The connection between earthquakes and God’s presence was so strong that Elijah was surprised that he did not find God in an earthquake. We read that after Queen Jezebel had threatened to kill Elijah, he traveled to Mount Horeb, another name for Mount Sinai. To his surprise, he did not find God in an earthquake, but in a low whisper (1 Kings 19:8, 12).
Centuries later, discouraged Jewish exiles, who had returned to Jerusalem from Babylonian captivity, quit working to rebuild the temple. The prophet Haggai reassured the people, using the imagery of God’s presence in great earthquakes.
“‘My Spirit remains among you; do not fear!’ For thus says the LORD of Hosts: ‘Once more (it is a little while) I will shake heaven and earth, the sea and dry land’” (Haggai 2:5-6). The book of Hebrews also quotes Haggai (Hebrews 12:26).
“Truly this was the Son of God!”
An earthquake by itself does not necessarily indicate God’s presence. However, the earthquake at the very moment of Christ’s death does. That shaking of the earth points to the identity of the One who died.
The unconverted soldiers on duty certainly realized the significance of the death they had just witnessed: “So when the centurion and those with him, who were guarding Jesus, saw the earthquake and the things that had happened, they feared greatly, saying, ‘Truly this was the Son of God!’” (Matthew 27:54).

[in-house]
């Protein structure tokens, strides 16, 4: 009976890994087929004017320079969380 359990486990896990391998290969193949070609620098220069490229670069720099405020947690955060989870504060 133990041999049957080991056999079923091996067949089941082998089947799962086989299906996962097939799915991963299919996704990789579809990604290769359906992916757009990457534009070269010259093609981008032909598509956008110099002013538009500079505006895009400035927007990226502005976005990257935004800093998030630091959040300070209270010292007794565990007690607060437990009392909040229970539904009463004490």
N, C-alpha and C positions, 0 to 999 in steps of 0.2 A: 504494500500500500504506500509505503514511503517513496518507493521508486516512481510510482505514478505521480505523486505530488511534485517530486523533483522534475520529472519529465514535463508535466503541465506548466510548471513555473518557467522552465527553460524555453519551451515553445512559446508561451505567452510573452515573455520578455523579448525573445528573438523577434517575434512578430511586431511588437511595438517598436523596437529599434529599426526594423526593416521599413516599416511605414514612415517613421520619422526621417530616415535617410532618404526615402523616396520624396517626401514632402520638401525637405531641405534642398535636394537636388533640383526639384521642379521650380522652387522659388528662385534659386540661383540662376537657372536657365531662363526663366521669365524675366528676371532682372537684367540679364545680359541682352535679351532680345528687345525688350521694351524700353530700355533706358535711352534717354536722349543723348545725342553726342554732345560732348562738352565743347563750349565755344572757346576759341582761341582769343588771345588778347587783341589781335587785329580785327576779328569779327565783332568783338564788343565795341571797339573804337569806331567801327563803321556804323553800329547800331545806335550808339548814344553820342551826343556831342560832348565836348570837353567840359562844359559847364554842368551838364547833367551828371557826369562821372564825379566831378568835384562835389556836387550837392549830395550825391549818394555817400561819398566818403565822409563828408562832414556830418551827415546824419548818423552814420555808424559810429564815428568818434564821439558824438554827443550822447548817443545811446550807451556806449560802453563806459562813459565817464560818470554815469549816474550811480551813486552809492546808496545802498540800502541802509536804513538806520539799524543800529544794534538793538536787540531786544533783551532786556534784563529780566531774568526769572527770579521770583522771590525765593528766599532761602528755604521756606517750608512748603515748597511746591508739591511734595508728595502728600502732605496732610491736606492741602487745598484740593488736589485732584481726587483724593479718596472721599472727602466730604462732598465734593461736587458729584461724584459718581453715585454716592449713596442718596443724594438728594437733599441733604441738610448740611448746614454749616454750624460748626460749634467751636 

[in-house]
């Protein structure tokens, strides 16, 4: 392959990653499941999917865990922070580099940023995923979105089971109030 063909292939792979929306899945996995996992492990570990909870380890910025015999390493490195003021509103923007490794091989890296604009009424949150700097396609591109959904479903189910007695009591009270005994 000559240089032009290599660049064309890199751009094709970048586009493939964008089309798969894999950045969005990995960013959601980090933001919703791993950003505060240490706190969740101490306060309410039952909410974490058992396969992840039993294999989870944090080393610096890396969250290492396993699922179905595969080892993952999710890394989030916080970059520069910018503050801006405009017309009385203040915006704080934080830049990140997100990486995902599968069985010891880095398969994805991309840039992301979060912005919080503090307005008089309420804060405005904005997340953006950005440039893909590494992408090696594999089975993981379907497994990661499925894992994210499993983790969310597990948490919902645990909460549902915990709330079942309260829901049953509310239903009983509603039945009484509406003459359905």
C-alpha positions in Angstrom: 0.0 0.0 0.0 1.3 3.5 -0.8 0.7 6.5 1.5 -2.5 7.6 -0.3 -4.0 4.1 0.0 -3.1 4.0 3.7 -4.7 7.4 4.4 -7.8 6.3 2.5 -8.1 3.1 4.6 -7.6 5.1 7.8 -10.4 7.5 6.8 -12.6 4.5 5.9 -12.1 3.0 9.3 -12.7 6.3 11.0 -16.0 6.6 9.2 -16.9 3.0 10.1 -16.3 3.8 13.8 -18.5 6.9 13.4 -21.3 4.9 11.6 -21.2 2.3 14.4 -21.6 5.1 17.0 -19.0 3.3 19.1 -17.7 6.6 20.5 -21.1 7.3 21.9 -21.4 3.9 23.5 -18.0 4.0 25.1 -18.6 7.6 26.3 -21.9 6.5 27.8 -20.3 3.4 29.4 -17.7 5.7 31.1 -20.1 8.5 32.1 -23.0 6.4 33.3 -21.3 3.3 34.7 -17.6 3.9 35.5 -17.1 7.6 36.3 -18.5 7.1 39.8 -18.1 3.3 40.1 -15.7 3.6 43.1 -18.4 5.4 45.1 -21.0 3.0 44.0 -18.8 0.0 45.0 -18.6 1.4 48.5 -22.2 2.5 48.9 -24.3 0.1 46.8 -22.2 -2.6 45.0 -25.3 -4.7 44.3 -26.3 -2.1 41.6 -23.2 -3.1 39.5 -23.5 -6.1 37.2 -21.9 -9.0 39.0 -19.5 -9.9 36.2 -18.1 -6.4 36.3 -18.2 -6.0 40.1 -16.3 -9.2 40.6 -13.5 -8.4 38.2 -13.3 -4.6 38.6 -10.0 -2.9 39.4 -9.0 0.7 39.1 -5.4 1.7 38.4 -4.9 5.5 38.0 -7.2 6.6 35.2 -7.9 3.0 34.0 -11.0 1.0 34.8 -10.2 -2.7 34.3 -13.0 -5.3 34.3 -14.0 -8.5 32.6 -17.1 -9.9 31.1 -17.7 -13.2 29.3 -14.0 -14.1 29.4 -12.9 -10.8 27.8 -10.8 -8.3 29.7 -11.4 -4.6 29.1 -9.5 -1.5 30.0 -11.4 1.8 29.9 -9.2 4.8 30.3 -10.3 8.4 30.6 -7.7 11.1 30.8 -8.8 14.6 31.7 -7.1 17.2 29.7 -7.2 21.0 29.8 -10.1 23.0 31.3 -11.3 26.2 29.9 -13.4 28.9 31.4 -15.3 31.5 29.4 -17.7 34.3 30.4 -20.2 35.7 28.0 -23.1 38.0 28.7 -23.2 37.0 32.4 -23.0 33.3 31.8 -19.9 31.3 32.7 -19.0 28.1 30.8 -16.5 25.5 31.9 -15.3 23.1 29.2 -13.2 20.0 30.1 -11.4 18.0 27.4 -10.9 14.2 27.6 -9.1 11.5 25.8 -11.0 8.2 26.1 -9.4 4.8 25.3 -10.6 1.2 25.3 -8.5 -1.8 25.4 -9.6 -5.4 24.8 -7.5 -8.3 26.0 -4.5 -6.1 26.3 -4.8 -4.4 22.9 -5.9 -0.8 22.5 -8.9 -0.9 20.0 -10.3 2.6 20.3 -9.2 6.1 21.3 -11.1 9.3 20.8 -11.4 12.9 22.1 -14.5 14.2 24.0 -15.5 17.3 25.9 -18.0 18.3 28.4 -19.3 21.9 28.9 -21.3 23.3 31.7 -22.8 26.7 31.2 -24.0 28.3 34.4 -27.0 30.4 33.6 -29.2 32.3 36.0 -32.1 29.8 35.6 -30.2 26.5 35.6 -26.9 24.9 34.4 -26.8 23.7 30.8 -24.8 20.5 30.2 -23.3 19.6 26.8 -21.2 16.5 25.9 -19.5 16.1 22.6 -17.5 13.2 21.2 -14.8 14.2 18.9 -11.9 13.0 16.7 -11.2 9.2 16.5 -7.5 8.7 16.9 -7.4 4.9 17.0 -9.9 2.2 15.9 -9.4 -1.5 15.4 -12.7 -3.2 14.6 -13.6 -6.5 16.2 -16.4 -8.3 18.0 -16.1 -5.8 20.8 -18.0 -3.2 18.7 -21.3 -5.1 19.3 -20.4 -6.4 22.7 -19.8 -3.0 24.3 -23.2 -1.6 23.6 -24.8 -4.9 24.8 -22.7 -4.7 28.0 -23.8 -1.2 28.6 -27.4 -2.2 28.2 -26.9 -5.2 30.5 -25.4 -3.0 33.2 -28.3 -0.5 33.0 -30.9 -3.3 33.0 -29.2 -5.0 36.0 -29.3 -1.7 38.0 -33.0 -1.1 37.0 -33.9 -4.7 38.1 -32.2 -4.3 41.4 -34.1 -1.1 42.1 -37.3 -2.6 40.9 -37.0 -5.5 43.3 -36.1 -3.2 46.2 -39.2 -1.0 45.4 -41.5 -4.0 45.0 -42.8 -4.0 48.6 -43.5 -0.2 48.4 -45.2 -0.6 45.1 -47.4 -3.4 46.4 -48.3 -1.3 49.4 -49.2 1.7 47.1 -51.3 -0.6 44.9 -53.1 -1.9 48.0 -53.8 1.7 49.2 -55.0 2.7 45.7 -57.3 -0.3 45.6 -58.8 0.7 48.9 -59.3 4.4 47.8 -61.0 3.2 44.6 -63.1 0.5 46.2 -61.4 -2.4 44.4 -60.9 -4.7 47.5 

Veil of the temple torn in two
To understand the significance of the tearing of the veil, or curtain, of the temple, we must first understand something about the arrangement of the temple (and before it, the tabernacle).
The tabernacle, which became the model for the temple built during the reign of Solomon, was divided into two chambers. To get to the tabernacle, a person would have to enter a courtyard, enclosed by a curtain wall.
The tabernacle itself was 60 cubits (90 feet) long and 20 cubits (30 feet) wide. When the priest entered the tabernacle, he was standing in the holy place, a chamber 30 feet wide and 60 feet in depth. At the far end was the curtain, or veil, that separated the holy place from the Most Holy Place. No one could enter the smaller chamber, also called the Holy of Holies, except the high priest, and he entered just once a year, on the Day of Atonement (Hebrews 9:6-7).
This Holy of Holies housed the golden altar of incense as well as the Ark of the Covenant (Hebrews 9:4). The top of the ark, with two golden cherubim, was called the mercy seat. This seat was the earthly representation of the heavenly throne of God. It was here that God occasionally manifested His presence in a brilliant cloud of glory.
The temple of Solomon and the temple Herod built years later each followed this twofold division, although there were other smaller chambers built into the surrounding walls. The temple complex included a series of walls separating sections.
There was a court for gentiles, who could proceed no further into the temple complex, no matter how godly or devout they might be. There was also a court for women, who were denied the degree of access allowed to men. The men of Israel could not enter the area reserved for priests, and priests were not allowed entry into the holy place except to perform their duties, which were determined by casting lots.
Finally, the veil separated the holy place from the Most Holy Place, which symbolized the presence of God.